Request to use lampoly or p5000 to etch semi-clean wafers
nharjee at stanford.edu
Fri Oct 9 12:55:49 PDT 2009
Thanks for the prompt reply.
On Fri, Oct 9, 2009 at 12:00 PM, Mary Tang <mtang at stanford.edu> wrote:
> Hi Nahid --
> It's agreed, your request is approved for both the poly etch chamber in
> p5000etch and in lampoly, with the EBR considerations you describe.
> Nahid Harjee wrote:
>> I am designing a process to fabricate single crystal silicon cantilevers
>> that are 3 um thick. The narrowest cantilevers are 14 um wide and have 4
>> "legs" at the clamped end that are 2 um wide. I am trying to select a tool
>> to etch the 3 um of silicon to define the cantilever that will produce
>> straight sidewalls. In the past, I have used stsetch to define wider
>> cantilevers. However, I am concerned that the scalloping resulting from this
>> tool will make it difficult to etch the 2 um legs of the new design. Thus, I
>> am writing to propose that I perform this etch with HBr/Cl2 chemistry in
>> lampoly or p5000. What makes this process non-standard is that my wafers
>> will be semi-clean at this point. The step prior to defining the cantilevers
>> is deposition of 1500 A of Al in gryphon which is then patterned with a wet
>> etch in Al-11. During the Si etch, the Al will never be exposed to the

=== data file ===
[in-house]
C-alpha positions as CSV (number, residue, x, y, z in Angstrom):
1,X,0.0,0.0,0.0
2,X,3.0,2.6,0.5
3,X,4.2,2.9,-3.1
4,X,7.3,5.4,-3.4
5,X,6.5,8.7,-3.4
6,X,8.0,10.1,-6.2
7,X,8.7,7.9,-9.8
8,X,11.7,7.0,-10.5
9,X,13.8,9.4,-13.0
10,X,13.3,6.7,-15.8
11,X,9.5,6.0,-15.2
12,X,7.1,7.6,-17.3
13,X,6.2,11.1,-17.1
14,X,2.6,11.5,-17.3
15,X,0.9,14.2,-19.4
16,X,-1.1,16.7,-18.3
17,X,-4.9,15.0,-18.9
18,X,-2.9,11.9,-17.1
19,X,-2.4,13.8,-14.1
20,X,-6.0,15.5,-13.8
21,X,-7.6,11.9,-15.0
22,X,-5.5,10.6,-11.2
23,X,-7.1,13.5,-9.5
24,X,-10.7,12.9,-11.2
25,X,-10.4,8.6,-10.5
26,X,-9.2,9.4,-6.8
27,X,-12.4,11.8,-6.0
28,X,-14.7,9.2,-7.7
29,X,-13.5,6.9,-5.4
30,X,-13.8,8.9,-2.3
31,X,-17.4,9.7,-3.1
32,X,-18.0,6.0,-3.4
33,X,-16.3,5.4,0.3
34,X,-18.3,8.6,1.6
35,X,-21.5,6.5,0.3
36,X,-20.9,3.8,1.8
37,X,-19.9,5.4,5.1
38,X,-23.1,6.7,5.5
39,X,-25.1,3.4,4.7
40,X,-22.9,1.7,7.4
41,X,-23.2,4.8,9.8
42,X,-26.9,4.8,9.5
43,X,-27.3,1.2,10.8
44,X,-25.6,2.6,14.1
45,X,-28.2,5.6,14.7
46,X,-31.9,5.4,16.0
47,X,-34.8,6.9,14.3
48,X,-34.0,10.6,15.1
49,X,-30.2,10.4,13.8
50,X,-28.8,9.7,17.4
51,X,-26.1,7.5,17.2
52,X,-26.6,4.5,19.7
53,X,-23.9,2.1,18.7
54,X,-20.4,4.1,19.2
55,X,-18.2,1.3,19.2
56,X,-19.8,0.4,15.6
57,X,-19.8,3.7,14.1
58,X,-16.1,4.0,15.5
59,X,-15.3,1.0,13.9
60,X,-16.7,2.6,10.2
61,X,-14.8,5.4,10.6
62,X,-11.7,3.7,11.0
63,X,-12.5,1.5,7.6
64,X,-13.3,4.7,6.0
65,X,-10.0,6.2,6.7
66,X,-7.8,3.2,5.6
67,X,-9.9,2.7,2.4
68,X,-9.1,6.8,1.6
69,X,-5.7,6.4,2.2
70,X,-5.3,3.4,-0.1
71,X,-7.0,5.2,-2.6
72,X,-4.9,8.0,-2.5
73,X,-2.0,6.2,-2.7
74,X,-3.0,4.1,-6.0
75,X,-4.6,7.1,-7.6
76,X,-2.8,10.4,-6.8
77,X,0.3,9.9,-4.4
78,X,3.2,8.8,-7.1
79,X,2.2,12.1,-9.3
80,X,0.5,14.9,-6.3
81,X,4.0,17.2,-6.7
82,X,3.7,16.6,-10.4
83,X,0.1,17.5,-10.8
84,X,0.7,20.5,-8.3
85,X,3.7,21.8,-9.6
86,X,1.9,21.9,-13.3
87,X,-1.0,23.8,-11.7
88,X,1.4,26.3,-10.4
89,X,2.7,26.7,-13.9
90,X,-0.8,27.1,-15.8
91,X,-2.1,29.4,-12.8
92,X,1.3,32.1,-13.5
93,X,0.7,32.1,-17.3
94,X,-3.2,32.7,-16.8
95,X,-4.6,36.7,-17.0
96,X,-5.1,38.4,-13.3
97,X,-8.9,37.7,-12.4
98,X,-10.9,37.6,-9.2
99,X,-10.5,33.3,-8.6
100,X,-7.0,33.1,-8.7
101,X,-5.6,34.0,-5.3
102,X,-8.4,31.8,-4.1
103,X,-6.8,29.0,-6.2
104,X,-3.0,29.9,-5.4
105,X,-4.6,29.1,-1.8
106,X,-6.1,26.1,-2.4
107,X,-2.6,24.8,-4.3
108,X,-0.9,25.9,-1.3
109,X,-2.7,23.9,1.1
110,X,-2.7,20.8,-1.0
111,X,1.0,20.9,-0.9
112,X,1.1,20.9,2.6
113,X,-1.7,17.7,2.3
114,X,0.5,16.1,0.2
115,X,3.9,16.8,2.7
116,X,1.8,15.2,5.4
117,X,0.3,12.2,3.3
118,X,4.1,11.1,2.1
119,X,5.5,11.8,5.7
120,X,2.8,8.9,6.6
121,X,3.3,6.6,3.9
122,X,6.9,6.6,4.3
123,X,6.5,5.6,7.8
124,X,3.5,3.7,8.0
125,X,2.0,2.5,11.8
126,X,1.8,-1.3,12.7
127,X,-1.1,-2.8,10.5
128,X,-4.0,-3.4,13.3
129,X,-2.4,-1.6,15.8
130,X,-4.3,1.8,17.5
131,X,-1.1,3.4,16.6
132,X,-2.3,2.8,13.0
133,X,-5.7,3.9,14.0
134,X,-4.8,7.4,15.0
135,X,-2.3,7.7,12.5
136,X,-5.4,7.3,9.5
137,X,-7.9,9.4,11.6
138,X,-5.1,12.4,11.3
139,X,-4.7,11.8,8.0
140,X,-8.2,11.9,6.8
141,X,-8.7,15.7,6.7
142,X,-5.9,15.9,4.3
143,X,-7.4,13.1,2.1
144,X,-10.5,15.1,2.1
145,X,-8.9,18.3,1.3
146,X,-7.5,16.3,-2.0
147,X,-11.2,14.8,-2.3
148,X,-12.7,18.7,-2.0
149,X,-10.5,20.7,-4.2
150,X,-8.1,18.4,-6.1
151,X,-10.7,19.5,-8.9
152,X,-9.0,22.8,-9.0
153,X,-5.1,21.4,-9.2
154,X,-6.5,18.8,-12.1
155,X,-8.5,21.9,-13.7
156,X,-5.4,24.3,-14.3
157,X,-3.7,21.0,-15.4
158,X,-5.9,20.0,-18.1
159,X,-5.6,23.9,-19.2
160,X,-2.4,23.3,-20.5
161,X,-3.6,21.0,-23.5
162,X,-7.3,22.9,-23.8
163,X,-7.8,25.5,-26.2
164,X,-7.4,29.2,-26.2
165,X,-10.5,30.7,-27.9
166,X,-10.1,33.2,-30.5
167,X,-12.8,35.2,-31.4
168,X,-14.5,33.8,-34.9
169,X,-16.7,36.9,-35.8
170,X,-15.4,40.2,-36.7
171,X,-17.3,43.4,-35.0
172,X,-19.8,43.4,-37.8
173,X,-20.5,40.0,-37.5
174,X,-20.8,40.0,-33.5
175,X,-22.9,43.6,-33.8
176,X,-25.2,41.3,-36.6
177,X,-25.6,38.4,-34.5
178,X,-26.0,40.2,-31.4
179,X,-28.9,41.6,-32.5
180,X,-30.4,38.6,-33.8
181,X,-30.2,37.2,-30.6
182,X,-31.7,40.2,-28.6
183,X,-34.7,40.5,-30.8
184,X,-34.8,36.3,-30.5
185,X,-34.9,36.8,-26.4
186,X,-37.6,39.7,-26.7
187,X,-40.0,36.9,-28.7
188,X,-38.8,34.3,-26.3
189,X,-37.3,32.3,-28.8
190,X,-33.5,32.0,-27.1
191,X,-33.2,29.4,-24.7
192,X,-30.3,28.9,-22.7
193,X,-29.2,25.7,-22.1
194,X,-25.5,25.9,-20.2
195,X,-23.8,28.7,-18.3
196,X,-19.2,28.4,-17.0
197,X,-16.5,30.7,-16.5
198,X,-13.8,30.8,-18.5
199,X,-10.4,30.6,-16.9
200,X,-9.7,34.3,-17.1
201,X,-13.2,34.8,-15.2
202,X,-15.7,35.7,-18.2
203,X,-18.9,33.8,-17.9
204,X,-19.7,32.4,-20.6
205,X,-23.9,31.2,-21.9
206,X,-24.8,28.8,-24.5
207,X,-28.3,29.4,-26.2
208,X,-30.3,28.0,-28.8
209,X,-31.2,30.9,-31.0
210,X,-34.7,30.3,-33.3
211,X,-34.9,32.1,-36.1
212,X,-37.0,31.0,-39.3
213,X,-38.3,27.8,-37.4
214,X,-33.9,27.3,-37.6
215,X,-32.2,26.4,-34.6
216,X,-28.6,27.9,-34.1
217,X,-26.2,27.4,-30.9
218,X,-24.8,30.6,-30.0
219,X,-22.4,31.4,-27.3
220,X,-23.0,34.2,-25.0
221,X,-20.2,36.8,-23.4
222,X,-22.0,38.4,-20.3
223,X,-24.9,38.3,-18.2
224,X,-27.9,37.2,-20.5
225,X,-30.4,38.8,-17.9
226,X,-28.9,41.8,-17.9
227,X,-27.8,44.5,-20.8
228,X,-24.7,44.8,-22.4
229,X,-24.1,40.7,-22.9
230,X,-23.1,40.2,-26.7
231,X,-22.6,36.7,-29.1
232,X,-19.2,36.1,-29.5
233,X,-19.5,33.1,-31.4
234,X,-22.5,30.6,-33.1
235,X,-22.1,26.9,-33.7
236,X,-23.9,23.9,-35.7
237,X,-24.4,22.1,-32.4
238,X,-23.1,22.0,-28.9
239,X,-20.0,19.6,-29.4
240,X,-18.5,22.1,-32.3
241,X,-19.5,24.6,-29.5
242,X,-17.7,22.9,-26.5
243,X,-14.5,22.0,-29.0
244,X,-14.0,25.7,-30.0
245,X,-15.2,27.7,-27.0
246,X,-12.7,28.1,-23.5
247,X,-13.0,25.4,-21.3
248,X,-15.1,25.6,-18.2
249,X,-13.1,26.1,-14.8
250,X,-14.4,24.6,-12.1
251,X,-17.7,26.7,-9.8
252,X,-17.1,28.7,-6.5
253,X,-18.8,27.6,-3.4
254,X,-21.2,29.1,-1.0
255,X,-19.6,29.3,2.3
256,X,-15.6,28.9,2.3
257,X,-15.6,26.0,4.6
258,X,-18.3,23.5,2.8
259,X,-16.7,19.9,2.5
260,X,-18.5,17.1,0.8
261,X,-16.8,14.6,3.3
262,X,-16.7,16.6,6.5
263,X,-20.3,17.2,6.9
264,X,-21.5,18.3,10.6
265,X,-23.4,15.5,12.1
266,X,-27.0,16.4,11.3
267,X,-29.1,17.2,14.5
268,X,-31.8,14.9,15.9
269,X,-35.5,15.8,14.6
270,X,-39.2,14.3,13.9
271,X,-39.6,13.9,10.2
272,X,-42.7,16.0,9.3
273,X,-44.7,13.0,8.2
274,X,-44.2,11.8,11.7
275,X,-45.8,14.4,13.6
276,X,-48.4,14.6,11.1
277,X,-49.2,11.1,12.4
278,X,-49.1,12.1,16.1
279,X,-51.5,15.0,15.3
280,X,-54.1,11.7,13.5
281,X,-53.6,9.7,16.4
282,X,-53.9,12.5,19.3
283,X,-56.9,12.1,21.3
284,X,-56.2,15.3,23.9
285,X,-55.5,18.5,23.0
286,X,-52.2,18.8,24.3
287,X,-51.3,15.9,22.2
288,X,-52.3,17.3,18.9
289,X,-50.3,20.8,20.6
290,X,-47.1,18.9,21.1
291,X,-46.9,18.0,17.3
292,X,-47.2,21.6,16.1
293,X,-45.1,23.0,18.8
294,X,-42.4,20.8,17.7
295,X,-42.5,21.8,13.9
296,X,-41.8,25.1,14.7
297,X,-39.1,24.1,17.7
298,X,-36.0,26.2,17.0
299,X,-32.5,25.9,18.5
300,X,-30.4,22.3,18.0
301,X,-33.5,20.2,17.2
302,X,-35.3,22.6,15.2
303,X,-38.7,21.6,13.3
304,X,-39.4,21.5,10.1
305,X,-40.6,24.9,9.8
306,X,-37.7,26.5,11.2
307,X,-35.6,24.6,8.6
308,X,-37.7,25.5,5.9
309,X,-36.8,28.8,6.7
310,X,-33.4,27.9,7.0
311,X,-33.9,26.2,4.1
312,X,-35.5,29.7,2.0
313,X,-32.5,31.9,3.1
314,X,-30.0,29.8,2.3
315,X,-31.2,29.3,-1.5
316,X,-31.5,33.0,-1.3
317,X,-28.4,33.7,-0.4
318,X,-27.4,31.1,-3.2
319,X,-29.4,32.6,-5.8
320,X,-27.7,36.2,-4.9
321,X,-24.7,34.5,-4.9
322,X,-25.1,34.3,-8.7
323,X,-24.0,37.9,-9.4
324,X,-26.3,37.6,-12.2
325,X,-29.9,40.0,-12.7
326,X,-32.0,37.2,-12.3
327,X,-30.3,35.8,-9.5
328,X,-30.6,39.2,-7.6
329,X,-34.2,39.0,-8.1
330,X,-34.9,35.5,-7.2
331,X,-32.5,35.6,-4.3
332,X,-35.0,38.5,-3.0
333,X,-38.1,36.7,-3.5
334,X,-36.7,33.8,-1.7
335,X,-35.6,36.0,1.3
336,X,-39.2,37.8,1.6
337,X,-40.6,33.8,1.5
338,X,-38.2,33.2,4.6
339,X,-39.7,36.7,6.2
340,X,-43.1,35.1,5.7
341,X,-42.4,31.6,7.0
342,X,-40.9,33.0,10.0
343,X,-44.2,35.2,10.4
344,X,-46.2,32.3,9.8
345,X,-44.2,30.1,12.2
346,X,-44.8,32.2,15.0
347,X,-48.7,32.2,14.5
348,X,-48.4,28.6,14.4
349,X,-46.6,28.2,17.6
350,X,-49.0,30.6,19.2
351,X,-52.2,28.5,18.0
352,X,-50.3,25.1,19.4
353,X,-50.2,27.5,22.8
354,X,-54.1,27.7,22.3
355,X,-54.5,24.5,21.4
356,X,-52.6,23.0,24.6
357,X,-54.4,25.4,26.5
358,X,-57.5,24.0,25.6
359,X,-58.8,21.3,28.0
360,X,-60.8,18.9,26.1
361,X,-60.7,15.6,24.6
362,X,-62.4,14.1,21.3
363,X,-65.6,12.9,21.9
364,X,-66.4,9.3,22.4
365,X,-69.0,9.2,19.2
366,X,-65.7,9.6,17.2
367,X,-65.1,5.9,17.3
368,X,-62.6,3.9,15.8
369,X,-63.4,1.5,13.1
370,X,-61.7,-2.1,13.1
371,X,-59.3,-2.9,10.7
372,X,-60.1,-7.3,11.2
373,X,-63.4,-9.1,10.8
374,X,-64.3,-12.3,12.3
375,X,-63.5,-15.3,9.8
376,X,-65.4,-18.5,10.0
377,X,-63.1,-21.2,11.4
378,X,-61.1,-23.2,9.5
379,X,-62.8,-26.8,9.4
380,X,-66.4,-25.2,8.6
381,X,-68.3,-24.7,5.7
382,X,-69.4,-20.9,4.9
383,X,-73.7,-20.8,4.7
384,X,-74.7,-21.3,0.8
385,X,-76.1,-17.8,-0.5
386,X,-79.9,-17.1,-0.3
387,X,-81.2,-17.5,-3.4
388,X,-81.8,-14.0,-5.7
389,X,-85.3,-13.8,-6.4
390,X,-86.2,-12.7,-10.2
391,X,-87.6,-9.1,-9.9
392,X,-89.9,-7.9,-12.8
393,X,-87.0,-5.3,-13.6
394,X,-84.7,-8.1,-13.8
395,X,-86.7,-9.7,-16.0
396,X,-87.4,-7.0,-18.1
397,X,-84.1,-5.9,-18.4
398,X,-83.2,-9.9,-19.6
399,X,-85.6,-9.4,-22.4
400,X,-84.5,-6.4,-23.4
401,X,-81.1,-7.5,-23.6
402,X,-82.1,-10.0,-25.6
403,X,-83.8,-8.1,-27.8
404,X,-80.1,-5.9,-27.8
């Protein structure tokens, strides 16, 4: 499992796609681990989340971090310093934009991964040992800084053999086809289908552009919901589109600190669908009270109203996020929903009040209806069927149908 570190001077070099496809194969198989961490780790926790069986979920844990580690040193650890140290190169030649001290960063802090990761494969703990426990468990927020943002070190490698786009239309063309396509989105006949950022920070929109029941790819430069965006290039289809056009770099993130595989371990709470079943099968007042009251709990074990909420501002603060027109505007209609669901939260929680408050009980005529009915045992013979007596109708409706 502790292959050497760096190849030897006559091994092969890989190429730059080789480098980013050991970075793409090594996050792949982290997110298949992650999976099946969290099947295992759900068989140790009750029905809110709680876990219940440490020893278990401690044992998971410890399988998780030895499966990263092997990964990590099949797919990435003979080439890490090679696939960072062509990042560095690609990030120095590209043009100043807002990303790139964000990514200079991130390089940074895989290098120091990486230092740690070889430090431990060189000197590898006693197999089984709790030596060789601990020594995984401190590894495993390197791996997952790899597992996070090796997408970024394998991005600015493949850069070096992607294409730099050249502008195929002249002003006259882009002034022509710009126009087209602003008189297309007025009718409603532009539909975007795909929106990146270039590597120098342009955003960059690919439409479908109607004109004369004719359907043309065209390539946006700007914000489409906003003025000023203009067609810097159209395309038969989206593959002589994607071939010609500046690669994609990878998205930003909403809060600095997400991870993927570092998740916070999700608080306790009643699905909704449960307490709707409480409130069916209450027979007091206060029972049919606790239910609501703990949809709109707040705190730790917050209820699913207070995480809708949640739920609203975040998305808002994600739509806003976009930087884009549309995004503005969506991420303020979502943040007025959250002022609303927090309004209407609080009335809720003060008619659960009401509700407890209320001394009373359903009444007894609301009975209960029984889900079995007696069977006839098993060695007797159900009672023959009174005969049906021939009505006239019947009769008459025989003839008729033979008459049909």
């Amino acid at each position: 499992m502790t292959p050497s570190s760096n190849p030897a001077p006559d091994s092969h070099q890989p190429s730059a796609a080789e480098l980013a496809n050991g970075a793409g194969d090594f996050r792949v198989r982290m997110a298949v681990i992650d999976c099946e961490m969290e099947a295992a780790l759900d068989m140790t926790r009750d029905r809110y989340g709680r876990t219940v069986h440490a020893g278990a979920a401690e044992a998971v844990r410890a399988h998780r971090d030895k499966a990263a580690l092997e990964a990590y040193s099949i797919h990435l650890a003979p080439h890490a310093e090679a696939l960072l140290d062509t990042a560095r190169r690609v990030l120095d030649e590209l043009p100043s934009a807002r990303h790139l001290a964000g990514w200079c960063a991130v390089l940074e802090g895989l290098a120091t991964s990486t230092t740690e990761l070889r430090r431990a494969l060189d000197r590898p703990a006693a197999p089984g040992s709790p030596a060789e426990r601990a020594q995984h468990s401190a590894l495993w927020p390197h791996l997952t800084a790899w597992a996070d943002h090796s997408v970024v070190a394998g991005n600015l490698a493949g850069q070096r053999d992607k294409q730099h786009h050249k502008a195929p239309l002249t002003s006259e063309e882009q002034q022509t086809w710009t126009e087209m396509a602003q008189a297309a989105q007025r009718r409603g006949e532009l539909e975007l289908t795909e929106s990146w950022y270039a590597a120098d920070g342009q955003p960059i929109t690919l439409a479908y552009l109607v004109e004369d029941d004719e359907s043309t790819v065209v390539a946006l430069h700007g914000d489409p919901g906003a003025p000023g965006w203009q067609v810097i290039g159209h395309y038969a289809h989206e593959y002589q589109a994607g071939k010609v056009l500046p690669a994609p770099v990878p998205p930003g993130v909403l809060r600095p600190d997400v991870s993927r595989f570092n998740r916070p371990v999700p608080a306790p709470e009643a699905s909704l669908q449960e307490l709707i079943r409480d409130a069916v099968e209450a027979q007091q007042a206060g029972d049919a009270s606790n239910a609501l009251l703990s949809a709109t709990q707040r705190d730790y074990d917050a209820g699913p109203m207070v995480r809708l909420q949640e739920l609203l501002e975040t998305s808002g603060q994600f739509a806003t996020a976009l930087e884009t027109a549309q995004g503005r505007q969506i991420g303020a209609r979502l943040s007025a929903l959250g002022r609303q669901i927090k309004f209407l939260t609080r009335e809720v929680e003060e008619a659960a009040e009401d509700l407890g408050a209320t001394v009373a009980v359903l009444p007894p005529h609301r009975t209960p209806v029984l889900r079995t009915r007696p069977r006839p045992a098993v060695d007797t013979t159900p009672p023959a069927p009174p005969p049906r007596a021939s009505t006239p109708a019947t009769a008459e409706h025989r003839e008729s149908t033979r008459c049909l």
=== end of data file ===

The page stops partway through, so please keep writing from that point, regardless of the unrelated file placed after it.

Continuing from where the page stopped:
>> plasma (it will be covered by 3 um of resist). However, there is a chance
>> that there will be trace Al on the exposed Si from the Al-11 bath. At the
>> most recent process clinic, Keith Best raised the point that there may be
>> exposed Al in the EBR region of my wafers. In order to minimize this
>> possibility, I can use 5 mm EBR for the Al litho and 2 mm EBR for the
>> cantilever litho, ensuring there's a buffer of 3 mm of resist with no Al
>> below it.
>> I look foward to hearing your decision on the proposed process or if there
>> is a tool that is better suited for this process, I welcome any suggestions.
>> Nahid Harjee
>> Ph.D. Candidate
>> Electrical Engineering
>> Stanford University
> Mary X. Tang, Ph.D.
> Stanford Nanofabrication Facility
> CIS Room 136, Mail Code 4070
> Stanford, CA 94305
> mtang at stanford.edu
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